However, it was at The Gentle Art of Making Enemies (released on the album King for a Day… Fool for a Lifetime, in 1995) that we could really confirm that Patton's band still knows how to deliver weight. Good dose of aggression. Right after, Easy (a cover of the Commodores soul-funk song) relaxed the atmosphere… Manly charm, let's say.
A little later, the group offered some pieces of Sol Invictus, including Separation Anxiety (with some good screams that can indeed illustrate anxiety, even alienation!), Matador (Patton delivered this song while seated, like a yoga master) and Superhero. This turned out to be another pretty angry performance. From the last notes, Patton finished the song in the audience. A dive of a few meters, anyway.
On a promotional poster for the Sol Invictus Album, keyboardist Roddy Bottom leashed a strange beast dressed in leather. The animal is quiet, but for how long? All the members of the group are smartly dressed, a glass of sparkling wine in hand. Contrasts, irony and wild energy are predominant themes. This image is a good illustration of Faith No More's concert…
We've all seen photos of the current Faith No More tour, weaving and wending its way across the continent: the stage festooned with flowers, the band members all in white, the ecstatic lighting design that makes the set feel somewhere between a sermon in a oligarchical mega-church and an orgy. But being present for it, being swept up into it, is an entirely different experience altogether, one that is impossible to prepare for.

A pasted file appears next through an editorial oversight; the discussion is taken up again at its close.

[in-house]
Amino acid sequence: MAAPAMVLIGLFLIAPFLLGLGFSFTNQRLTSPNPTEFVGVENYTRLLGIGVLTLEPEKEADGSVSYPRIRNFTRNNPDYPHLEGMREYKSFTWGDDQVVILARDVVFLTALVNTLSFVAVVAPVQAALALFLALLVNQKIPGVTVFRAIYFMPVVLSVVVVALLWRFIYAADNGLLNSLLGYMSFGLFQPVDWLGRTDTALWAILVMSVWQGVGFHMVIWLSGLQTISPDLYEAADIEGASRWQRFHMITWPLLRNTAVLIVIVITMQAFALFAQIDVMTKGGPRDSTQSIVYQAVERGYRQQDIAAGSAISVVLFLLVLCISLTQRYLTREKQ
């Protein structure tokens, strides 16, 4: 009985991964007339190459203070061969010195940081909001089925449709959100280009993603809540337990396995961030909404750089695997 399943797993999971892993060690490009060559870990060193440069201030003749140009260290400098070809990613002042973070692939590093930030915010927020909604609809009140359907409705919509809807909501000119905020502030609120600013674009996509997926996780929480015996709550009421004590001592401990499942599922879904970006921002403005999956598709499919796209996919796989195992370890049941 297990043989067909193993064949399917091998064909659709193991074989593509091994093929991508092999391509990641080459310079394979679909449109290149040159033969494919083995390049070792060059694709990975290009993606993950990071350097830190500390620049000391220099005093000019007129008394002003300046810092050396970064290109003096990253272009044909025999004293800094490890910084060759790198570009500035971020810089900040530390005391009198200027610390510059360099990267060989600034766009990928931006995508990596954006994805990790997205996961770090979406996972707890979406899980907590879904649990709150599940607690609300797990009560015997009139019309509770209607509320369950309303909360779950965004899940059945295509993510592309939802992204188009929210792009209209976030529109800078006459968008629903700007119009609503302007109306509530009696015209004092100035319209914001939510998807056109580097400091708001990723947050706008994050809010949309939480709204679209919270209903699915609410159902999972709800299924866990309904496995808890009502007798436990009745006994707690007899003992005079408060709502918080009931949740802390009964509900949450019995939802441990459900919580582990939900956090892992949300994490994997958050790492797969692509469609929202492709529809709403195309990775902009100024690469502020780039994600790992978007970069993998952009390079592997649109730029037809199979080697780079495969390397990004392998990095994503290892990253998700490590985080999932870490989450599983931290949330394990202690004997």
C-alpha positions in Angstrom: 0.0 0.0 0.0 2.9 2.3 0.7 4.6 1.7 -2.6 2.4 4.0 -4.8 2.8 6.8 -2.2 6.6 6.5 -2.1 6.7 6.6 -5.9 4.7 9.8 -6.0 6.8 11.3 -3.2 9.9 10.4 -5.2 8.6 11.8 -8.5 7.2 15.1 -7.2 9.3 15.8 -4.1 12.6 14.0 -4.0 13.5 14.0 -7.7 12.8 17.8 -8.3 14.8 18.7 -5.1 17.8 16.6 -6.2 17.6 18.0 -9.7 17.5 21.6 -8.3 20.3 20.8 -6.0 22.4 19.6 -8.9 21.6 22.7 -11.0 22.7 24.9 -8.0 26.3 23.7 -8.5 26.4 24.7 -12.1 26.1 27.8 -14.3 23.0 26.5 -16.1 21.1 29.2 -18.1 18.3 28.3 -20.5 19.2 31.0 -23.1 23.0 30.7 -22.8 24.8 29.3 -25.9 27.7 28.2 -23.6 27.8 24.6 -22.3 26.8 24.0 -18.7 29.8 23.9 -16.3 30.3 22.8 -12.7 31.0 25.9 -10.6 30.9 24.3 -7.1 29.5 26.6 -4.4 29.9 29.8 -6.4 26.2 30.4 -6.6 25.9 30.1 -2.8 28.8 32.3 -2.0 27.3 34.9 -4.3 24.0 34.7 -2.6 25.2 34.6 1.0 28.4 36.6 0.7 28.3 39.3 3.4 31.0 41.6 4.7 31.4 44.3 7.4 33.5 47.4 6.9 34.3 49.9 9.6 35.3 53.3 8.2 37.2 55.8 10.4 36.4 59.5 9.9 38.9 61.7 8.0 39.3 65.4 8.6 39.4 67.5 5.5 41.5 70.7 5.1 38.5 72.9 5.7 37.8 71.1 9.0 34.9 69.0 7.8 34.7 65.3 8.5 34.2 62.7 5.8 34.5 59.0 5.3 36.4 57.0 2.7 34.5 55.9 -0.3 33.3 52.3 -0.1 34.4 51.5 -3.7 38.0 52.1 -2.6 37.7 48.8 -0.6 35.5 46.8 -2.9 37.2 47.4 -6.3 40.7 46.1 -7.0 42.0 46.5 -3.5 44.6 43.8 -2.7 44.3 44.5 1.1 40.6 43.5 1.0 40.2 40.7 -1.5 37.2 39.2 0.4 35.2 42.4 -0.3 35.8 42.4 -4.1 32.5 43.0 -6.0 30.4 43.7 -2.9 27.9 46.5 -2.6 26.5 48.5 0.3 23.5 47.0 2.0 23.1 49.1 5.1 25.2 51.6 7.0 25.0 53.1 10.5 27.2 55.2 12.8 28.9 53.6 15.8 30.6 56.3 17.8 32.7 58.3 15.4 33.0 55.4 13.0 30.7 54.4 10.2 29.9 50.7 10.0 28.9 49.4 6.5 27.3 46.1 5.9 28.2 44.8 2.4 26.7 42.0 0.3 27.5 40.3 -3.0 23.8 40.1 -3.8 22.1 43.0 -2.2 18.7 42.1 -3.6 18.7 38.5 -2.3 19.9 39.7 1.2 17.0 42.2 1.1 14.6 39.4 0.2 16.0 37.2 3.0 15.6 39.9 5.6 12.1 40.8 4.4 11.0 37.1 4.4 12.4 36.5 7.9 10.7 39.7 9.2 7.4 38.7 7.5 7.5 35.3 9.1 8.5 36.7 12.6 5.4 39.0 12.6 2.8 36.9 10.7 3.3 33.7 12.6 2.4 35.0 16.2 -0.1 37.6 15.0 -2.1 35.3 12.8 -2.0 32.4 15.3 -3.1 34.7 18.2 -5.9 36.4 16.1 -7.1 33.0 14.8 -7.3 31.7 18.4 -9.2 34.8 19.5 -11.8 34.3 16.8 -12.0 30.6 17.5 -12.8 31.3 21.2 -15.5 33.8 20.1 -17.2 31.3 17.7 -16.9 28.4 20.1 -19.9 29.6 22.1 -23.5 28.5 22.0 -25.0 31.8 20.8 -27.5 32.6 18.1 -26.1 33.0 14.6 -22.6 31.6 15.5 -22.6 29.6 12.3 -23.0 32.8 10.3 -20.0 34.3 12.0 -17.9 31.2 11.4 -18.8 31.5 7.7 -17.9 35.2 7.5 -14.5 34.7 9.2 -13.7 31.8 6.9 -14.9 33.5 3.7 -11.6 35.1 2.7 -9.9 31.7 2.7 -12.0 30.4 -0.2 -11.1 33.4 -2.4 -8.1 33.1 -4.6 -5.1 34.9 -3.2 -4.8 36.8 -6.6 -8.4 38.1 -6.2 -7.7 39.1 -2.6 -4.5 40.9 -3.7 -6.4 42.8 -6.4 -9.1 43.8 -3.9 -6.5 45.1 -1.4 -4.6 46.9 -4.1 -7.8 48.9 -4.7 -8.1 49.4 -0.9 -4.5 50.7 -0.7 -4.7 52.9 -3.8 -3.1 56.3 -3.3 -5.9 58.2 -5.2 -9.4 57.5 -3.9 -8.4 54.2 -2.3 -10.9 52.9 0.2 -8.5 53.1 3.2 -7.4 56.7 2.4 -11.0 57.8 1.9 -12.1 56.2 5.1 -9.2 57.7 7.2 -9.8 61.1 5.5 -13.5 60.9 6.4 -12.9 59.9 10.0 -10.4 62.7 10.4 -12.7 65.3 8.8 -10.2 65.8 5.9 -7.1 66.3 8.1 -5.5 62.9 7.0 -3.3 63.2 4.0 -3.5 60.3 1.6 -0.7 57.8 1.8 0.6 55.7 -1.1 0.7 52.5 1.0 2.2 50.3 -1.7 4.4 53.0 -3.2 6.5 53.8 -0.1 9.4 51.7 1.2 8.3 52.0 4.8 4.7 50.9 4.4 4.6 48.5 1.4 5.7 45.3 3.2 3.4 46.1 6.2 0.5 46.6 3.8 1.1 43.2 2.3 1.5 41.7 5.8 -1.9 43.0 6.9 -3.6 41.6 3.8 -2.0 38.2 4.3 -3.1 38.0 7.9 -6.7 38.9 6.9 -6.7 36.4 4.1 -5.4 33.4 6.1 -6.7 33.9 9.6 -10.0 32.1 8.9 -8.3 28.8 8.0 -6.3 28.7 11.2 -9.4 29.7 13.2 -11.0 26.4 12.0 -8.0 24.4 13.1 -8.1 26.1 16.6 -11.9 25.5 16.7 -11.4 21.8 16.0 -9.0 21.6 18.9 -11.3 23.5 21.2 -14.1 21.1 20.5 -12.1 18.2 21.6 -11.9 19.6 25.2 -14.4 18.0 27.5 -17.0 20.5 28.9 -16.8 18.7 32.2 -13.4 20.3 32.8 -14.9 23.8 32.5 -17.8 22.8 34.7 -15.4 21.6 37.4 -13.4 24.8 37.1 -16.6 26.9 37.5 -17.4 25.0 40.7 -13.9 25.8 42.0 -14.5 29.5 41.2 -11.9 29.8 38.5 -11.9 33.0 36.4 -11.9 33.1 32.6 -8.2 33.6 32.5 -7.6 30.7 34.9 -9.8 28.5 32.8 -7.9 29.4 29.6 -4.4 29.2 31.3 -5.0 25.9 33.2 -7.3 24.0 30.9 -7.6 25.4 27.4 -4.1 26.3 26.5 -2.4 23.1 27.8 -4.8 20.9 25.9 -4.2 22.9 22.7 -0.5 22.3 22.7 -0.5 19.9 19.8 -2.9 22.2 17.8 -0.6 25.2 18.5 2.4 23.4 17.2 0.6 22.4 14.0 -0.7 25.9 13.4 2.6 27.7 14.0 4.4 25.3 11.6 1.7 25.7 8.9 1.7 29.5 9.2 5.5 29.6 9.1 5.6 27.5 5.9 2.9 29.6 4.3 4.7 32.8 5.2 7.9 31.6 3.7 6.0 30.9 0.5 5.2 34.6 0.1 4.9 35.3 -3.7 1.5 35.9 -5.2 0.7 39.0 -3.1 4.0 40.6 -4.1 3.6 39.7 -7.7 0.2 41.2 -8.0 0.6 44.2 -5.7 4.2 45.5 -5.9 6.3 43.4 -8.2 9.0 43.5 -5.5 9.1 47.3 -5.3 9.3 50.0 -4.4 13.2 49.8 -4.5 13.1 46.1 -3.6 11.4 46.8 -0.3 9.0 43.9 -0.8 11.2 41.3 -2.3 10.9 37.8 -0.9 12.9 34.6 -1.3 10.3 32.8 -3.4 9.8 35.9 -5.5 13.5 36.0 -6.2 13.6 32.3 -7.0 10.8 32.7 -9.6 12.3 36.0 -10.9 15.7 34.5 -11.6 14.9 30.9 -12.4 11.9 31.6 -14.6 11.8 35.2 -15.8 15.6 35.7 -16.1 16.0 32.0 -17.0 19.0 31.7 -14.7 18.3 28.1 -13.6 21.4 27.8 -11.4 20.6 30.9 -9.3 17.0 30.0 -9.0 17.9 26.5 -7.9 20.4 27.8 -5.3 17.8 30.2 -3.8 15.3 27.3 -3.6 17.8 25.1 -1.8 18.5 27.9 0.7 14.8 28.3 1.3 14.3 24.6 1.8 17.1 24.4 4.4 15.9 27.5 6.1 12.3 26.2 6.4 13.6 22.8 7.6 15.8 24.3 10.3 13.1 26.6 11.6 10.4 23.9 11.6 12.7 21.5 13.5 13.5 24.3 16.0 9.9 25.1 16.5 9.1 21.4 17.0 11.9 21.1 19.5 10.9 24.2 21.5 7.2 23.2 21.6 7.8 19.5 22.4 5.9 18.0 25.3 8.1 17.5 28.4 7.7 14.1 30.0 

It's hard to conjure the beatific command that Roddy Bottum holds, standing over his keyboard like a preacher at his pulpit. It's difficult to explain the chemistry between Jon Hudson and Mike Bordin and Billy Gould, tossing the focal point of a song between them effortlessly. And it's fully impossible to explain what it is like to watch Mike Patton howl, shriek and contort on stage, his slicked-back dark hair becoming wilder and more sweat-soaked with every song. Patton was in a mean mood: "Motherfucker," which they opened with, sounded like even more of a threat than usual, and there was something pointed, even cruel, about his delivery of the bit of "Power of Love" by Celine Dion that served as an intro do "Midlife Crisis."
He seemed to warm to the roaring, ravenous crowd eventually, however, diving into the pit at the end of "Ashes to Ashes" (and theatrically hobbling back to the stage afterwards), and seeming to genuinely mean it when he sang Burt Bacharach's "This Guy's in Love With You" as part of the encore. Faith No More have been doing this for a long time, but their longevity has only made them meaner, more cruel and decadent, with every passing year. Lucky us.
From Out of Nowhere
interlude Celine Dion, "The Power Of Love"
Cone of Shame
The Gentle Art of Making Enemies
Ashes to Ashes
Digging the Grave
This Guy's in Love With You (Burt Bacharach)
Just a Man